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Thursday, June 14, 2012 | return to: Return to: Cook Articles


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Cook: Cook up a storm —­­ then sit back and relax with the guests

by louise fiszer

Most of us still do all of our entertaining on weekends, starting with a Friday night Shabbat dinner for family, followed by a laid-back Sunday brunch, and perhaps ending with a casual light supper on Sunday night for friends.

fiszerBecause our lives are whirlwinds of activity, coming up with a menu that requires lots of last-minute attention is not an option. After all, you want to spend time with your guests, not in your kitchen. I have a bunch of go-to recipes I use, simple and make-ahead, that require not much more than a taste for seasoning and a warmup in the oven.

On Wednesday or Thursday, I prepare a Moroccan-inspired chicken tagine, which actually benefits from being made ahead. Cover and refrigerate, and heat before serving.

Pasta is the perfect Sunday supper. Make sauce a day or two in advance and cook the pasta while the sauce is heating.

 

Linguine with Eggplant and Spicy Tomato Sauce

Serves 8

3 Tbs. olive oil

1 small onion, chopped

2 cloves garlic, minced

1⁄4 tsp. red pepper flakes or to taste

1⁄2 tsp. dried oregano

2 medium eggplants, cut into 1⁄2-inch cubes

28-oz. can tomatoes, with their juices, coarsely chopped

2 Tbs. tomato paste

salt and pepper

11⁄2 lbs. freshly cooked linguini

8 oz. ricotta cheese

grated Parmesan cheese

In large skillet, heat oil. Cook onion and garlic until softened, about 4 minutes. Stir in red pepper flakes and oregano and cook another minute. Add eggplant and cook until golden brown on all sides, about 6 minutes. Add tomatoes and tomato paste, bring to a boil, and then simmer 10 minutes. Taste for salt and pepper. Toss with freshly cooked pasta. Divide among 8 plates and top each with a dollop of ricotta cheese. Pass Parmesan cheese.

 

Chicken Tagine

Serves 6

2 lbs. boneless, skinless chicken thighs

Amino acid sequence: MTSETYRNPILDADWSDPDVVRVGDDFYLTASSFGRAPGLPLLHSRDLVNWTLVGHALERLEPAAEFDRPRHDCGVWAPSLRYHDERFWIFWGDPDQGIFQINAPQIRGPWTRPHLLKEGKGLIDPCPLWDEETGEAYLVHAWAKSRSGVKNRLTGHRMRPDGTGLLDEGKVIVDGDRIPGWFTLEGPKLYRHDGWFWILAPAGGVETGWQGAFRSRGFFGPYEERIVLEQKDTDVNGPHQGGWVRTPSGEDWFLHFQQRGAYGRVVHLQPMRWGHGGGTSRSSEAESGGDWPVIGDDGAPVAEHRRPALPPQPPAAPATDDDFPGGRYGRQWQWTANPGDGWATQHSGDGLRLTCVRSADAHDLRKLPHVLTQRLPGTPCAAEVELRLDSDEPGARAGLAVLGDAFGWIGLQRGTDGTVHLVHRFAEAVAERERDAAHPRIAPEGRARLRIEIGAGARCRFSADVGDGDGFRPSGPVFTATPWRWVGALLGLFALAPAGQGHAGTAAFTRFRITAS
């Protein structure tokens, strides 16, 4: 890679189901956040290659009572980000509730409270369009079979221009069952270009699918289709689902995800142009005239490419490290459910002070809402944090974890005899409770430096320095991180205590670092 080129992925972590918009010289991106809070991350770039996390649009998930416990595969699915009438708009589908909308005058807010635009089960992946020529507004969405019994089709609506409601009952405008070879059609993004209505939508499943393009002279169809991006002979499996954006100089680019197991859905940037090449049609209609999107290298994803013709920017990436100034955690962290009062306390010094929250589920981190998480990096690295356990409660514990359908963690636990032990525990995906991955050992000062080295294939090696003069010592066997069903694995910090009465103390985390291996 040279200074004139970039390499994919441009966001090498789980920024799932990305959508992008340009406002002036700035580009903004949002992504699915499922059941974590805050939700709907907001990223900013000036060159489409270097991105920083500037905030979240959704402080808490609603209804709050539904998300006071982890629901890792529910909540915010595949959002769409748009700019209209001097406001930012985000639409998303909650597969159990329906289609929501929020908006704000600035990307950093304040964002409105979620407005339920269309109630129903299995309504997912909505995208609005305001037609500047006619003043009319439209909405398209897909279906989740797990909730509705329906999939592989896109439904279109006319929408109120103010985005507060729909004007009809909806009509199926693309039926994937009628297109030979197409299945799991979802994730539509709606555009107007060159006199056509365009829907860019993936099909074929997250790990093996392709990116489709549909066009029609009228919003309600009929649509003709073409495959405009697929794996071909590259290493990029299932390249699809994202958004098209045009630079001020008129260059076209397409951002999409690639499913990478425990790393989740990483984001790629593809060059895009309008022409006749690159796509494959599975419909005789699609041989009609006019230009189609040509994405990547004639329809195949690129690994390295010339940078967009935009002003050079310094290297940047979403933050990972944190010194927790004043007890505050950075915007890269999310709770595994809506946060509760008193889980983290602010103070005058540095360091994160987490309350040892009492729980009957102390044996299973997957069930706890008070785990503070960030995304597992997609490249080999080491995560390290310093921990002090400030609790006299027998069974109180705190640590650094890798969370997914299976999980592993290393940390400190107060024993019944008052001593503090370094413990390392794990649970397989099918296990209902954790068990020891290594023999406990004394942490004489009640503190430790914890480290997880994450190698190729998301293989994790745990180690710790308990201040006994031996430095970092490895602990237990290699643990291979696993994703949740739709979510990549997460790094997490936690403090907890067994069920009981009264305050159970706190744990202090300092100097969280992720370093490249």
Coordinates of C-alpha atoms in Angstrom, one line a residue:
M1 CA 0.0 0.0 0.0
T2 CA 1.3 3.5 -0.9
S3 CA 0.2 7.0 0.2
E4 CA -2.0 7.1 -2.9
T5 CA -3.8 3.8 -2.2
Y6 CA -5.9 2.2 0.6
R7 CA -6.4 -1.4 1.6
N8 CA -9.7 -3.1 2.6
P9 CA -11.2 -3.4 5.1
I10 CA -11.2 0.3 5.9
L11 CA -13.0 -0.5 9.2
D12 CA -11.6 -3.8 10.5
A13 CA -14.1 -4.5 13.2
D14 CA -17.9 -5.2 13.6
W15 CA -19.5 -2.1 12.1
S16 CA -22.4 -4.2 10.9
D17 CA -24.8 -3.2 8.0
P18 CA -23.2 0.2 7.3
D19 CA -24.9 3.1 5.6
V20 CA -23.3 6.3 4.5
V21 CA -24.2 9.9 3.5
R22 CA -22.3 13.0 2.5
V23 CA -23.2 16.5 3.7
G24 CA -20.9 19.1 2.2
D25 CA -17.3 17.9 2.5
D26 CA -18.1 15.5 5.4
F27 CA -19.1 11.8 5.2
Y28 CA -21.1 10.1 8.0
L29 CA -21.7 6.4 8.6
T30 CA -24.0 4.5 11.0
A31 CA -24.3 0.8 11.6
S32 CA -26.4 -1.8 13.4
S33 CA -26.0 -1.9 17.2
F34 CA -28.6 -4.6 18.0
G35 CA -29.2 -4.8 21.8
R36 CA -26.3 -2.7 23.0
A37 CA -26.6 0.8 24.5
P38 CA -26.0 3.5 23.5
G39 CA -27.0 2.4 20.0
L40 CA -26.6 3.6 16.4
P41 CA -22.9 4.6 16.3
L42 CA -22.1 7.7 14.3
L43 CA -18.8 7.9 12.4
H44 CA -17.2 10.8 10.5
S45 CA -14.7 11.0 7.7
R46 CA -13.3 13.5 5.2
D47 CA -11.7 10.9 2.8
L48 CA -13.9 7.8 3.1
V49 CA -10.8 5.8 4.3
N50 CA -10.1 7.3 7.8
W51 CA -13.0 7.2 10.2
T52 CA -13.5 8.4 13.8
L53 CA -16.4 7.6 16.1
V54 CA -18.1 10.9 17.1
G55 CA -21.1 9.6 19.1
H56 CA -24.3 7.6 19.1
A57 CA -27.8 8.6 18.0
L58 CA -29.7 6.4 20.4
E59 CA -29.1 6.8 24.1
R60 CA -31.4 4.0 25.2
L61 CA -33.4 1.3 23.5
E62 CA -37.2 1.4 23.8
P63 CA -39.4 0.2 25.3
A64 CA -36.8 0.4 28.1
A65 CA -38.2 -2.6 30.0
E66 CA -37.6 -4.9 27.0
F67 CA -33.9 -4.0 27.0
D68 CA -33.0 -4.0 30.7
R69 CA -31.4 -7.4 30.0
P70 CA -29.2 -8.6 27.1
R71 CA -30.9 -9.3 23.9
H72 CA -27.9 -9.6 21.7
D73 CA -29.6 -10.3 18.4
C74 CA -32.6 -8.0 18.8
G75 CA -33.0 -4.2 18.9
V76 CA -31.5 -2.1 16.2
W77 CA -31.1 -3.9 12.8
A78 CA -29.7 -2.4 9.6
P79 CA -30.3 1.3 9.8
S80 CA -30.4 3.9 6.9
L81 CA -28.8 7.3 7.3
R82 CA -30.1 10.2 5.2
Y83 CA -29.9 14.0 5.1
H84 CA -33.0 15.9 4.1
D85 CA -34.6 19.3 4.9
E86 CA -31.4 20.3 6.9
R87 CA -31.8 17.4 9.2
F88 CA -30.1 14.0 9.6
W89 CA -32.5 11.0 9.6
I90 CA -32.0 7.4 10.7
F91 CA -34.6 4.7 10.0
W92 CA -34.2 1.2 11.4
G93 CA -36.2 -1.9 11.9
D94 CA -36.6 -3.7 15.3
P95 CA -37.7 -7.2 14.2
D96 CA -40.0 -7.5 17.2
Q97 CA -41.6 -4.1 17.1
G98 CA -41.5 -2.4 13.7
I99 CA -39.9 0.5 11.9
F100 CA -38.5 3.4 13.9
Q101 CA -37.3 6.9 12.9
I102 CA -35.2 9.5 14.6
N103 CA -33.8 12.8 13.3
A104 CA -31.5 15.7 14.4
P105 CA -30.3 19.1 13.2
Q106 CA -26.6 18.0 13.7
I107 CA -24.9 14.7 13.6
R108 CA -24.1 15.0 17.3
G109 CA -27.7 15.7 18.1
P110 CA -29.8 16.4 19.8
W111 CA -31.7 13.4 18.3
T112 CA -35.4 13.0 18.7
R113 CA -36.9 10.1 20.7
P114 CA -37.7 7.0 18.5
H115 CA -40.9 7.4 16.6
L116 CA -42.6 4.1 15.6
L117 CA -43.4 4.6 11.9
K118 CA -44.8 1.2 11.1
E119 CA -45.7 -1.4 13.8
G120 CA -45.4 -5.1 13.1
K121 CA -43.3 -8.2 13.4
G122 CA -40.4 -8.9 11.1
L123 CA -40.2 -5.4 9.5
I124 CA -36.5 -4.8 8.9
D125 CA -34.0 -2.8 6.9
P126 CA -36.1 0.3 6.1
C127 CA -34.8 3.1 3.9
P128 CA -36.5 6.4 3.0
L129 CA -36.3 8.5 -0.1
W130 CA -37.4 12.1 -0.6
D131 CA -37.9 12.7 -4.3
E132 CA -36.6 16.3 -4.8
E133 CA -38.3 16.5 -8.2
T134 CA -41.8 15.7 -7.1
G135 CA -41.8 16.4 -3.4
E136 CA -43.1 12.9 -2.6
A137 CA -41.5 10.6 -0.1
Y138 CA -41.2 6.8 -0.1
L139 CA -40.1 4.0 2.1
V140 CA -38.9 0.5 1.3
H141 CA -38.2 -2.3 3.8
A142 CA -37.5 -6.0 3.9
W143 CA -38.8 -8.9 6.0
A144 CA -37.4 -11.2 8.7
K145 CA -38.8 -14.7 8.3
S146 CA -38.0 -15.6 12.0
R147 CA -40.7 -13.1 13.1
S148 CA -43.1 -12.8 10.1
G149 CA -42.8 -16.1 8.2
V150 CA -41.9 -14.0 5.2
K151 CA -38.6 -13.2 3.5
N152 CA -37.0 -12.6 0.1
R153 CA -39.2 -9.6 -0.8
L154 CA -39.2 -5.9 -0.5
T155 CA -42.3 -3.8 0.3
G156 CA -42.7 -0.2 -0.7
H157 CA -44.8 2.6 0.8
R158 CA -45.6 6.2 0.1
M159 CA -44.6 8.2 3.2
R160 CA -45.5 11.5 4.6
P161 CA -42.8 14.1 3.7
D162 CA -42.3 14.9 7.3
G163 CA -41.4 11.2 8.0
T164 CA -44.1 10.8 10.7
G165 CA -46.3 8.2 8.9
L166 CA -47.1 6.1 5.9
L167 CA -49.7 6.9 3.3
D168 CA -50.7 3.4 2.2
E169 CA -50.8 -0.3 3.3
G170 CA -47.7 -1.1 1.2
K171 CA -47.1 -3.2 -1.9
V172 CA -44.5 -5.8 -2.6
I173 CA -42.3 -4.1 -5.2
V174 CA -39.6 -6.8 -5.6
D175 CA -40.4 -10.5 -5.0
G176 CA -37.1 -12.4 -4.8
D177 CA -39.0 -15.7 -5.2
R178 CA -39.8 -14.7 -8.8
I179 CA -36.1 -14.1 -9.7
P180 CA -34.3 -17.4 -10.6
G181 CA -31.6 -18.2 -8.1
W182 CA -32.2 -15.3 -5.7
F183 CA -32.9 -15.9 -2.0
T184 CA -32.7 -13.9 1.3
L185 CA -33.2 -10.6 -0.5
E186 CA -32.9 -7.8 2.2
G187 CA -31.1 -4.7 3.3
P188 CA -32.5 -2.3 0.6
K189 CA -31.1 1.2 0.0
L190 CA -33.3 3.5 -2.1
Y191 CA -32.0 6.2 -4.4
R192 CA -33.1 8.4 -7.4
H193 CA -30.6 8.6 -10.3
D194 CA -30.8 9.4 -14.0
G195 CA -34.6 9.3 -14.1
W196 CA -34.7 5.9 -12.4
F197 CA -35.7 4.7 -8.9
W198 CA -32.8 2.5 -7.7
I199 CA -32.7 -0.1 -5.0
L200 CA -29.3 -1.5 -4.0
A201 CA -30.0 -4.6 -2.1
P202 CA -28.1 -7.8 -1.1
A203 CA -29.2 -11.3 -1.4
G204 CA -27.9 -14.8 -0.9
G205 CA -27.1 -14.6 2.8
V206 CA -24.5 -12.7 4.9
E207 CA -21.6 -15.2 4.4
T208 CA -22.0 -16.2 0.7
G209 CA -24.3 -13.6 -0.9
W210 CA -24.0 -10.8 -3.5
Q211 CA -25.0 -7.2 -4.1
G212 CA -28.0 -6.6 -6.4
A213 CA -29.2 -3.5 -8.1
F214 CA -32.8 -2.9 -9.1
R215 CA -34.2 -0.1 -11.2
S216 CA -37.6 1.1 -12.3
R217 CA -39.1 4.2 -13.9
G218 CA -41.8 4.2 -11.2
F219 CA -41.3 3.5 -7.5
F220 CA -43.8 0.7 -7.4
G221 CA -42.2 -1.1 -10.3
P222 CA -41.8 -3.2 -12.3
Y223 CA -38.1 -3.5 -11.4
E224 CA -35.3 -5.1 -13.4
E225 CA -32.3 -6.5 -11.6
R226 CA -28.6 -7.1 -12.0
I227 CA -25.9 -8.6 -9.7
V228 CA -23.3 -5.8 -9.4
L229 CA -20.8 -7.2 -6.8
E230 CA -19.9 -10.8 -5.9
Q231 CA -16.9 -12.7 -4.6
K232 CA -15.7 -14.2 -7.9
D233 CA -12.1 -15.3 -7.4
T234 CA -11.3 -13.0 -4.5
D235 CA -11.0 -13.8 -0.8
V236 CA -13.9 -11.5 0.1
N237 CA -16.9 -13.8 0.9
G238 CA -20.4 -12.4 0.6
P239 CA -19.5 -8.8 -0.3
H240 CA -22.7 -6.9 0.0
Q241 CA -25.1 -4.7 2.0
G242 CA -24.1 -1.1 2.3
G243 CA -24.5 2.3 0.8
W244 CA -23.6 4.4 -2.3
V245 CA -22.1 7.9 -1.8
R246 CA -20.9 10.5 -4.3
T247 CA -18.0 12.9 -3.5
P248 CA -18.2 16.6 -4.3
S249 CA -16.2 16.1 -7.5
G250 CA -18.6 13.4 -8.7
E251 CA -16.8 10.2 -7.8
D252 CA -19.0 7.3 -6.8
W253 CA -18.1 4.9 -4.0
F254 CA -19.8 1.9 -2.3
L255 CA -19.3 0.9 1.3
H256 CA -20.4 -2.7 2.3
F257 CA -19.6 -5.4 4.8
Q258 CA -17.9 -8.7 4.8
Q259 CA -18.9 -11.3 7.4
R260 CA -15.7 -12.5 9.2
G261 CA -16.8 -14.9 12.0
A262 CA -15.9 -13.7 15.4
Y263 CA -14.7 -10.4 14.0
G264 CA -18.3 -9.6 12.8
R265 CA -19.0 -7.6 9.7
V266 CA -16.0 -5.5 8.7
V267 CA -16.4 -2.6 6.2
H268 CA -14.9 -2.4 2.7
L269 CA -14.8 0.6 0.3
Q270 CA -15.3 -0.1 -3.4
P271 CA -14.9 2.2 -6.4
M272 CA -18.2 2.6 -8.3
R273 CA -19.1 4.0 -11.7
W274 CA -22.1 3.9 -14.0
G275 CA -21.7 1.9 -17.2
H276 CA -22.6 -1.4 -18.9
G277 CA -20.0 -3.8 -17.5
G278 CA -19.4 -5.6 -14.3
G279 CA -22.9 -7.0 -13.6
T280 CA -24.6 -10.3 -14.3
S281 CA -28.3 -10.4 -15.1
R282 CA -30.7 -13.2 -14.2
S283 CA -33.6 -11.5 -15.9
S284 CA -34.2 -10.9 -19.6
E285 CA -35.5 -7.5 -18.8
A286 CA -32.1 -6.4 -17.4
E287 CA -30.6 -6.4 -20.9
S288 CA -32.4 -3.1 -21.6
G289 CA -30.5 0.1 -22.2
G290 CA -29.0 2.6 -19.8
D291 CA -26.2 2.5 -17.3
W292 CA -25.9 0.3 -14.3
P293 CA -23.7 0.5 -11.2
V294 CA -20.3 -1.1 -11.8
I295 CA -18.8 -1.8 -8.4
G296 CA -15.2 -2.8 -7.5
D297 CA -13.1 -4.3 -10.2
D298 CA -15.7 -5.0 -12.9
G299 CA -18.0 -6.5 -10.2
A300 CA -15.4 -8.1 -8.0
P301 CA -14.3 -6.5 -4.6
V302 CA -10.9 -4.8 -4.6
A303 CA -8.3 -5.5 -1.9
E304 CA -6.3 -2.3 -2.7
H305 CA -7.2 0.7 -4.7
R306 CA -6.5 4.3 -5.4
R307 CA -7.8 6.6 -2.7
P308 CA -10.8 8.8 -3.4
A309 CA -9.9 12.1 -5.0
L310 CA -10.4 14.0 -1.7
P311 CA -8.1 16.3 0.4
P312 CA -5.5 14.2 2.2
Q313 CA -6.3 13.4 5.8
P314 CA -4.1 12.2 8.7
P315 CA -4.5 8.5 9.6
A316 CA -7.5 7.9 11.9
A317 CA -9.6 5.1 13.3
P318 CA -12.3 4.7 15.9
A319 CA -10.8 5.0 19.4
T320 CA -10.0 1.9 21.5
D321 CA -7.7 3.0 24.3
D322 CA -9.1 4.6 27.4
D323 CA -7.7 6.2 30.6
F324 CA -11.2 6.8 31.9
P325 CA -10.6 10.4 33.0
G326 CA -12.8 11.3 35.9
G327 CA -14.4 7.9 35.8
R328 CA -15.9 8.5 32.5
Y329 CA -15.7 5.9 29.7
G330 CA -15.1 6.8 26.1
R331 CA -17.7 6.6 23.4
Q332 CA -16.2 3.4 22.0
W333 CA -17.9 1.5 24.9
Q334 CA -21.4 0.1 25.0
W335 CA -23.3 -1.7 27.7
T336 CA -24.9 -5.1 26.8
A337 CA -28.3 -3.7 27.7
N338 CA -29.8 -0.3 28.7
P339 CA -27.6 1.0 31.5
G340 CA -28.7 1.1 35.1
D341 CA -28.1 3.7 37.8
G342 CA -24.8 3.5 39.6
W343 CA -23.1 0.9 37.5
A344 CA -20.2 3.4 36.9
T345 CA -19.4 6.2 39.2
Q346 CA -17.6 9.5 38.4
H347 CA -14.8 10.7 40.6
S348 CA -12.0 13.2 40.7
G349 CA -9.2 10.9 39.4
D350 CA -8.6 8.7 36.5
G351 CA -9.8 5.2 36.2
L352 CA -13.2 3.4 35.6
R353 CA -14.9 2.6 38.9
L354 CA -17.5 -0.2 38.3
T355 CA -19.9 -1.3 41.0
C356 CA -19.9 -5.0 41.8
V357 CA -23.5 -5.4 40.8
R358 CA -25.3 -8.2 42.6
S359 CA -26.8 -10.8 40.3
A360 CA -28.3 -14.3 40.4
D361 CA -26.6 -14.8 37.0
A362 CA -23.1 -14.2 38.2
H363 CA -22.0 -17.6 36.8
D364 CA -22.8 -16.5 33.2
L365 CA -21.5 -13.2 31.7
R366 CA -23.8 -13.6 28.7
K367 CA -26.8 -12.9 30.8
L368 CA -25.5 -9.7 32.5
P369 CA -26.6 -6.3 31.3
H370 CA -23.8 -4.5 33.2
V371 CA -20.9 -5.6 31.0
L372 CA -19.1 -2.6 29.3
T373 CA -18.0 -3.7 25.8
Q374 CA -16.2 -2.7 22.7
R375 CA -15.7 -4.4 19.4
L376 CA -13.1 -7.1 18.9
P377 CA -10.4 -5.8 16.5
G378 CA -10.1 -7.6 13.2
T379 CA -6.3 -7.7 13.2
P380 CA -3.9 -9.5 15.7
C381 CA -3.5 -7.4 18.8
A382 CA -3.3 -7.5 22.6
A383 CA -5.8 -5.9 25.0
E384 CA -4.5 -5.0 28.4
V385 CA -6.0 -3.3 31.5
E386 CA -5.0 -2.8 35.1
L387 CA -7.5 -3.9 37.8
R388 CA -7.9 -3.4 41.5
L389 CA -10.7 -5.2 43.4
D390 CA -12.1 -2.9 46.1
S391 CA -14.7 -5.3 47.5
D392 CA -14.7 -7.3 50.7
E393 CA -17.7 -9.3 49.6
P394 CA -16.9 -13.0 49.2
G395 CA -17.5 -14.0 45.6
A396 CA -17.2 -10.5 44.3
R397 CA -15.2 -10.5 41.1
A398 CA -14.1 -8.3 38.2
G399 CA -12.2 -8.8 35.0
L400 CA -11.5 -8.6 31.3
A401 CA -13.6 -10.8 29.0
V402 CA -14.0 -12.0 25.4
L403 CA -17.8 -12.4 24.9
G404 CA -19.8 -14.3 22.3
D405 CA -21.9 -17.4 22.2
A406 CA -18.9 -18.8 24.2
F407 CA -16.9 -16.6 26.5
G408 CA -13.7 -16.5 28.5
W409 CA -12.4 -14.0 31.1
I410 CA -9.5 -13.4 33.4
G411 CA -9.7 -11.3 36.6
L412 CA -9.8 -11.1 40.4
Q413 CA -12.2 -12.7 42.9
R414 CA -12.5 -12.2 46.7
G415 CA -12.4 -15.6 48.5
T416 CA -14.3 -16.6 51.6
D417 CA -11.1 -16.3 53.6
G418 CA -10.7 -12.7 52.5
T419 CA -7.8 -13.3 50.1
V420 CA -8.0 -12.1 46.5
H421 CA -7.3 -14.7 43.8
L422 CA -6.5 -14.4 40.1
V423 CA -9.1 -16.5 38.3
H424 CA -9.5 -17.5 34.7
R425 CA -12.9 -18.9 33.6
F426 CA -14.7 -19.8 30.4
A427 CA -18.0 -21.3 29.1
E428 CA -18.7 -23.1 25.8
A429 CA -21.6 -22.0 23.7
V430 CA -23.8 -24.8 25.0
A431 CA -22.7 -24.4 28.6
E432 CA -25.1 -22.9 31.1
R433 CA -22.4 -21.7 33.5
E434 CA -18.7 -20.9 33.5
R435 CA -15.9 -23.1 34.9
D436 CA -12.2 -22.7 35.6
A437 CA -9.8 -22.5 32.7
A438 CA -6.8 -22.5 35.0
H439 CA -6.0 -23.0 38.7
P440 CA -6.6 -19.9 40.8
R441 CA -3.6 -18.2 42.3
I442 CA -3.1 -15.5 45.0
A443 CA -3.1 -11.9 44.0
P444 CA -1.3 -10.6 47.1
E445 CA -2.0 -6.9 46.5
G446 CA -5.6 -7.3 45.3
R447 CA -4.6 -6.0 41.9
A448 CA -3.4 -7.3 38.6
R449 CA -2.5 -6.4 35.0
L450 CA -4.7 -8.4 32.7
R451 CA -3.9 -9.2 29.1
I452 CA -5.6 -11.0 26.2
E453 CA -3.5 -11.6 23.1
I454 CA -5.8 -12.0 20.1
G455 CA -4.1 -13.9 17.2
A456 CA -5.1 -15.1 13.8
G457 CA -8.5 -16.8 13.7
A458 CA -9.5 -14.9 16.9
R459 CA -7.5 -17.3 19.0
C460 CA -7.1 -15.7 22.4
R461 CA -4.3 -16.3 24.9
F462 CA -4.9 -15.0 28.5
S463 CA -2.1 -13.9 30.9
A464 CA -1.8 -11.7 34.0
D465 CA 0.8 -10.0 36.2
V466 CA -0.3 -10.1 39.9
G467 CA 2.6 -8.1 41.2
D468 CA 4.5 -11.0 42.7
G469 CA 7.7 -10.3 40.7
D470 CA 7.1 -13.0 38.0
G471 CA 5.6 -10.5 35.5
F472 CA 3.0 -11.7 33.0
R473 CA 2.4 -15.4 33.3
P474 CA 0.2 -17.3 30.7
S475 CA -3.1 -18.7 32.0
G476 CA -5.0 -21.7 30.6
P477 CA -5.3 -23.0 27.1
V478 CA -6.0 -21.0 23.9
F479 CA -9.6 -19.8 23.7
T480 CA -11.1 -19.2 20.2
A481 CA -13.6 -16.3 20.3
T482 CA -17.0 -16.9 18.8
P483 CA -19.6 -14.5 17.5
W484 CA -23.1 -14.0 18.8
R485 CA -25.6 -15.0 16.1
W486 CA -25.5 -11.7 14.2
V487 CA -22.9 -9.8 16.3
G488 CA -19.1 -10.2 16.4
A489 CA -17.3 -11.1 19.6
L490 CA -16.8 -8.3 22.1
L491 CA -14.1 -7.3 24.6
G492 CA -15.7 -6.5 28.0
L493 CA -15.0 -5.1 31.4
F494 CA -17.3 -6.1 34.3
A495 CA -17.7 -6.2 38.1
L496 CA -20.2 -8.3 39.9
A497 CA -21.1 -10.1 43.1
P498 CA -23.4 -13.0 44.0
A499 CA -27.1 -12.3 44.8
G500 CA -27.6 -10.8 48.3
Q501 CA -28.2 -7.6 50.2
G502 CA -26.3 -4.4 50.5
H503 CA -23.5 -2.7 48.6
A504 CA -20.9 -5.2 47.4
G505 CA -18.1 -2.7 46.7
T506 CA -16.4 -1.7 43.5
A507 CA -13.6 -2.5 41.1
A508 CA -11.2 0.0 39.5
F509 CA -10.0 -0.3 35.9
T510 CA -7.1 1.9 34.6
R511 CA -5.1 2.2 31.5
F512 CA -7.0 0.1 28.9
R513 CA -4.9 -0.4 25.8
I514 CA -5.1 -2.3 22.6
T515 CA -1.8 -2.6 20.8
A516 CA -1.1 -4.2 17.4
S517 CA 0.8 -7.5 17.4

kosher salt and freshly ground black pepper

2 Tbs. olive oil

1 onion, chopped

1 Tbs. fresh ginger, minced

1⁄2 tsp. turmeric

1⁄2 tsp. ground cinnamon

3 cloves garlic, pressed

1⁄4 cup white wine

1⁄4 cup chicken broth

15-oz. can garbanzo beans, drained

grated zest of 1 large lemon

1⁄2 cup gently crushed pitted kalamata olives

1⁄4 cup chopped fresh flat-leaf parsley

3 Tbs. finely chopped fresh cilantro

couscous, for serving

Pat the chicken dry, and season well with salt and pepper.

Heat the olive oil in a Dutch oven over medium-high heat, and brown the chicken on all sides. Add the onion, ginger, turmeric and cinnamon and cook until onion is translucent, about 3 minutes. Season with salt and pepper, add the garlic and stir for a minute. Increase heat and deglaze with wine, stirring, and allow it to bubble. Add the broth and bring to a boil. Lower the heat, and cover and simmer gently for 45 minutes, then remove the chicken and set aside.

To the sauce add the beans, lemon, olives, parsley and cilantro, and then return the chicken to the pot. Heat for 5 more minutes and serve over couscous. n


Louise Fiszer
is a Palo Alto cooking teacher, author and the co-author of “Jewish Holiday Cooking.” Her columns alternate with those of Faith Kramer. Questions and recipe ideas can be sent to j. or to .(JavaScript must be enabled to view this email address).

J. does not guarantee that all recipes posted on its Web site will adhere to the highest standards of kashrut. We reserve the right to edit, remove or reject submitted recipes.

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